*Update 3/2/11: I purchased a pro license of a program called SizzlingKeys for $4.95.  This program is a free iTunes controller and the pro license allows you to assign a hot key to control the system volume.  It does pretty much everything I use Synergy for.  It seems to be working well and is much cheaper than Keyboard Maestro.  Since I am only looking for one small function, I prefer to go with the cheapest solution.  I was able to assign the NumLock key to perform the Volume Up function in Keyboard Maestro but SizzlingKeys does not recognize the NumLock key.  So I have assigned F3 & F4 to raise and lower the system volume.  I am pretty much tapped out of function keys.  I am wondering when I will run into a conflict where I need access to my function keys for other programs.  The only keys that aren’t being used by SizzlingKeys or Synergy are F1, F2 & F12 (F12 works by default as the eject key for the optical drive so I have to leave that unassigned).  I know I at least need the F2 key for the rename function in Lightroom.

What is that key to the left of the control key?

There are also a lot of weird keys that I will never use, such as PRT SCRN, Insert, Scroll Lock, Pause Break and some strange key to the left of the right control key.  I’m sure there are a lot of people who find these keys useful. Some of them are vaguely familiar to me from 20 years ago when I used PCs for work.  Unfortunately, they do not appear to be assignable by Synergy, SizzlingKeys or Keyboard Maestro.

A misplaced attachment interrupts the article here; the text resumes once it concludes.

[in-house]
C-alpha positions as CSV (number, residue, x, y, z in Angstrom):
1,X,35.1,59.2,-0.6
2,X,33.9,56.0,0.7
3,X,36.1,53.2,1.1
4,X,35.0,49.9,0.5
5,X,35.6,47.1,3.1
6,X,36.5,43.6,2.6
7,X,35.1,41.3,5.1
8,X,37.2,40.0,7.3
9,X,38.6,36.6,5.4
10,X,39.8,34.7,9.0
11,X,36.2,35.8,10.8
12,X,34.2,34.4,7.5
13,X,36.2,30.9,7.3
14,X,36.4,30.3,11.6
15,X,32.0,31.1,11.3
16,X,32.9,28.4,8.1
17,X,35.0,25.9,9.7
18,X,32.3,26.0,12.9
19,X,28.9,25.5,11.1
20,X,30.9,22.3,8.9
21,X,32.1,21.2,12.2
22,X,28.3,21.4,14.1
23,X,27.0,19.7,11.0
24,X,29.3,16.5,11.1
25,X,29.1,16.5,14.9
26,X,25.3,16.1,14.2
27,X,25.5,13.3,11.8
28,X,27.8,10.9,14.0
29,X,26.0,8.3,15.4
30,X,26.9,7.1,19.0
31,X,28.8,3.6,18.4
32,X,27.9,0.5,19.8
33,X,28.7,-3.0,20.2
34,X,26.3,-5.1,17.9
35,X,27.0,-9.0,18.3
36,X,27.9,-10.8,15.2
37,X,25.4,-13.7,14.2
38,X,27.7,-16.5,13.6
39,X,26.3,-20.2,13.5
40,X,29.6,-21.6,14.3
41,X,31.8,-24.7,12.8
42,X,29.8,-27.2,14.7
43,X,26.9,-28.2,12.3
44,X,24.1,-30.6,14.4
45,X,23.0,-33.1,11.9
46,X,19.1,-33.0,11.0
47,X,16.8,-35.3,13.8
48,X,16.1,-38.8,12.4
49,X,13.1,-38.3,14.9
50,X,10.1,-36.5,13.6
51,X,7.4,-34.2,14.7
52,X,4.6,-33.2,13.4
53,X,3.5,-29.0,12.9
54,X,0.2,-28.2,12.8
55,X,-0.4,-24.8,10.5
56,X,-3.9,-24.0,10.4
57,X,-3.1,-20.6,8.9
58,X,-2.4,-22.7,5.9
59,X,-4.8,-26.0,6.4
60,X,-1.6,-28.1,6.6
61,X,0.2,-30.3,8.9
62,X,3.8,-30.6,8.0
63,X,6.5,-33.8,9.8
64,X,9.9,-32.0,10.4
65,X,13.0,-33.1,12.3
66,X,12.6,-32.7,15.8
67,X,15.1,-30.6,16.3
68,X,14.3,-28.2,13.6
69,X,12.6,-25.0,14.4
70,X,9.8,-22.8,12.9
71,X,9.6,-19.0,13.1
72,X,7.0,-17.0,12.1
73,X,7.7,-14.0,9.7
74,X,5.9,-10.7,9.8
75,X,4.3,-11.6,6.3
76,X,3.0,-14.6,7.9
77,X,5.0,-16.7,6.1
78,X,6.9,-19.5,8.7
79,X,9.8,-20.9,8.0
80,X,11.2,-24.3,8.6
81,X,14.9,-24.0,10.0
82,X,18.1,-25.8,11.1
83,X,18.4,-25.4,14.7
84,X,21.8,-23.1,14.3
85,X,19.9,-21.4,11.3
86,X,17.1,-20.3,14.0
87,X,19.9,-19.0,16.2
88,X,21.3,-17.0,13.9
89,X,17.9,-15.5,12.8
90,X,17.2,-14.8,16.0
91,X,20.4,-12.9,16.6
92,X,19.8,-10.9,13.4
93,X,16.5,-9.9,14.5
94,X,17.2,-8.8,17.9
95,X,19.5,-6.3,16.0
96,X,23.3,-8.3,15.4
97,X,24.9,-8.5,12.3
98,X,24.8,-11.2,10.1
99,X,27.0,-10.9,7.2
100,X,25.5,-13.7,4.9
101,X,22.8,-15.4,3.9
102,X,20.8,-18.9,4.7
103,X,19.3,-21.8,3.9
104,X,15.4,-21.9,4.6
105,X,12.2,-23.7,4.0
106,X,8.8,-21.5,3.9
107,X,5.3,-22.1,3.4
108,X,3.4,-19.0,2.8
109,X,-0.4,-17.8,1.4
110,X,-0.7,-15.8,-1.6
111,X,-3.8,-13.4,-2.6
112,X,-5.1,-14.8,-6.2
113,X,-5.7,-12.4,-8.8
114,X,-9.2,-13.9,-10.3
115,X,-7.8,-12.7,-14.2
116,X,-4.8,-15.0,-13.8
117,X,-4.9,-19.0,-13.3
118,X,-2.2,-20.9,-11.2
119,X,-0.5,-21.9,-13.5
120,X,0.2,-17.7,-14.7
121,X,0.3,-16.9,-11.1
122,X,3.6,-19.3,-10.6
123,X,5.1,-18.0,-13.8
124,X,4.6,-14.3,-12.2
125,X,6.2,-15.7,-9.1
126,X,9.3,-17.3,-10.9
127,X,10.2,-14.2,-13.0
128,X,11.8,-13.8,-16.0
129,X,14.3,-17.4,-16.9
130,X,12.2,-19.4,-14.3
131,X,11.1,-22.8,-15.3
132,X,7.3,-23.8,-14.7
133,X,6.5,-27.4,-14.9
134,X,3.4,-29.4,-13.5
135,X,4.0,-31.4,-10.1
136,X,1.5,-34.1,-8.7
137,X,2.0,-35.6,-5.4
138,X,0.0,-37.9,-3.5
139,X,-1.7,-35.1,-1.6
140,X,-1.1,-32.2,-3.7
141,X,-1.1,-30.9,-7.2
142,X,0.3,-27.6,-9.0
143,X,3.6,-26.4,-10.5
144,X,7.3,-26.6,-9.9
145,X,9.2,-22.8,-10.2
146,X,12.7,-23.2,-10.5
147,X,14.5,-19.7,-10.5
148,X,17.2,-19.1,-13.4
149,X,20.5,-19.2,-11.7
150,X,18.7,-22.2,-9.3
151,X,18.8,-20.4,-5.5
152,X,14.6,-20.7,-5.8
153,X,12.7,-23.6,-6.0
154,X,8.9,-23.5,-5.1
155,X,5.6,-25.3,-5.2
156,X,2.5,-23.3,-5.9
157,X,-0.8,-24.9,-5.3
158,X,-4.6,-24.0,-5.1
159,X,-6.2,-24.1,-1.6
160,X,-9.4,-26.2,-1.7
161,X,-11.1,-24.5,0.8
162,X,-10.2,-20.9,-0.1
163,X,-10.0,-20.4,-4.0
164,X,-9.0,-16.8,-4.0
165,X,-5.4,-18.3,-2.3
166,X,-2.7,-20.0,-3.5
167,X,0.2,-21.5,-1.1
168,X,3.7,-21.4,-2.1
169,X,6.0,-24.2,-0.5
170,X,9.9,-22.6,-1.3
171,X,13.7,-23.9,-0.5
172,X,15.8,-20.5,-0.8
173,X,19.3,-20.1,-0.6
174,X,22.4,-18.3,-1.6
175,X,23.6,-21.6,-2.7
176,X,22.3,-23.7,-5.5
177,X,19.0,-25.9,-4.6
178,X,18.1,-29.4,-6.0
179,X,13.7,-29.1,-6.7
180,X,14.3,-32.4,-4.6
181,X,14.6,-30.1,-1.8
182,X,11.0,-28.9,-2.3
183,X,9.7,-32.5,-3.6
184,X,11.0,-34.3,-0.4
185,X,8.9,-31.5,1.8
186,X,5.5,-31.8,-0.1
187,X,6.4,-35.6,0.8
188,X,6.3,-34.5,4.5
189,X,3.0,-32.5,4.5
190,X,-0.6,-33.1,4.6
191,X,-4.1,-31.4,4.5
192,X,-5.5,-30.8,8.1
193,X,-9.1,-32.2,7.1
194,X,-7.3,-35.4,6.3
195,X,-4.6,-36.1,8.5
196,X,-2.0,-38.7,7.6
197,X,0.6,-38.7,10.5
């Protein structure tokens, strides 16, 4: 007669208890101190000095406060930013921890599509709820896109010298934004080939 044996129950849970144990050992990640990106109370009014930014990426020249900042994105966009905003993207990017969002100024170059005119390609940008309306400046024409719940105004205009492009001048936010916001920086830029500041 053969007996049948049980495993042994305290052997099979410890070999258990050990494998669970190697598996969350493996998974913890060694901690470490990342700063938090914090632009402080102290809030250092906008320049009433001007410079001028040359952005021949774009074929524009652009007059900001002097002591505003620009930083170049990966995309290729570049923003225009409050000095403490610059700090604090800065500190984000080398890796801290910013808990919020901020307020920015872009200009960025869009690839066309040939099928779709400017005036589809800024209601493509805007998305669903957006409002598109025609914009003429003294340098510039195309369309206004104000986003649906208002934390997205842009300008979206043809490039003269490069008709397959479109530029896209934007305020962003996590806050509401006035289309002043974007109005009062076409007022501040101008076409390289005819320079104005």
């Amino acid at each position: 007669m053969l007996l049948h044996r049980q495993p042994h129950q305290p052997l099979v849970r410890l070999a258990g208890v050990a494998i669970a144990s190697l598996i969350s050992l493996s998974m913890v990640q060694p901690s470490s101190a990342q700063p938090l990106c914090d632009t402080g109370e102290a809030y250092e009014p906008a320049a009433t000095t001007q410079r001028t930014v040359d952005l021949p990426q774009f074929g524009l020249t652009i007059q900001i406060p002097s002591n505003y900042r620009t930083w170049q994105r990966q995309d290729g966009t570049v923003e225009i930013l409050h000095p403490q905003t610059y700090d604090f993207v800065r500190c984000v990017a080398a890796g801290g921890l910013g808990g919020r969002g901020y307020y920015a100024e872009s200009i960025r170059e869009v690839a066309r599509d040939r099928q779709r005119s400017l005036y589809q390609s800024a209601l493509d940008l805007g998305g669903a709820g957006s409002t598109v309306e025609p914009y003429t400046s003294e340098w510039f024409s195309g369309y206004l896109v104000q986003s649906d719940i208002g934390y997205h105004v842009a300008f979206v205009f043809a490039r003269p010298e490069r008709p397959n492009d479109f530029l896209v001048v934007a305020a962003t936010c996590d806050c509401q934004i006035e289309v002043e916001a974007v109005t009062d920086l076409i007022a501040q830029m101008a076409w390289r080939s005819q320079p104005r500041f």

Why is that + key so big?

Also, I am constantly getting tripped up by the + key being oversized.  When entering phone numbers, I am constantly hitting the + key instead of the – key.  I hope I can get used to it.  That is something I don’t think I can fix or modify. Also missing is the Eject key.  Fortunately, F12 performs this function by default.  The Backspace key works as the delete key and the delete key works as a forward delete key.

The Eclipse’s keys are pretty high, like an older Apple keyboard.  I don’t mind that too much but I guess I prefer the lower, more modern, Apple keyboards.  I primarily use it for accessing keyboard shortcuts and web browsing.  I rarely do extensive typing, like this, so the illumination is more important than the action of the keyboard.

All in all, I am pleased with the keyboard. It is not ideal, but after a few tweaks, I am totally comfortable using it and it is much easier to see in the dark. I wish apple would make a desktop keyboard like my Macbook Pro’s keyboard.  I should mention that I was specifically avoiding a Blue Tooth keyboard.  I find there are too many issues with input delays and why do I need a bluetooth keyboard for a desk top (or even a laptop really, what’s the point)?

  One Response to “Review: Wacom Intuos 4 Tablet and Saitek Eclipse II Keyboard”

  1. I am thrilled with my digital pen, it has made working with my art tablet extremely easy and I find that I can get my artwork done quicker using it. Before I ordered the pen, I did read a review saying that they also liked their pen, but warned that the pen itself felt ‘cheap’. That I would have to agree with, for what one pays for it, the feel of it is, disappointingly, like a dime-store quality toy. However, I can and do overlook that fact since I love the outcome of my work. The pen that came with my art tablet has a nicer feel in my hand but I don’t like to use it, it is harder for me to work with. If you can overlook the cheap plastic feel of the product and focus on the things you can do with it, then this is a good investment.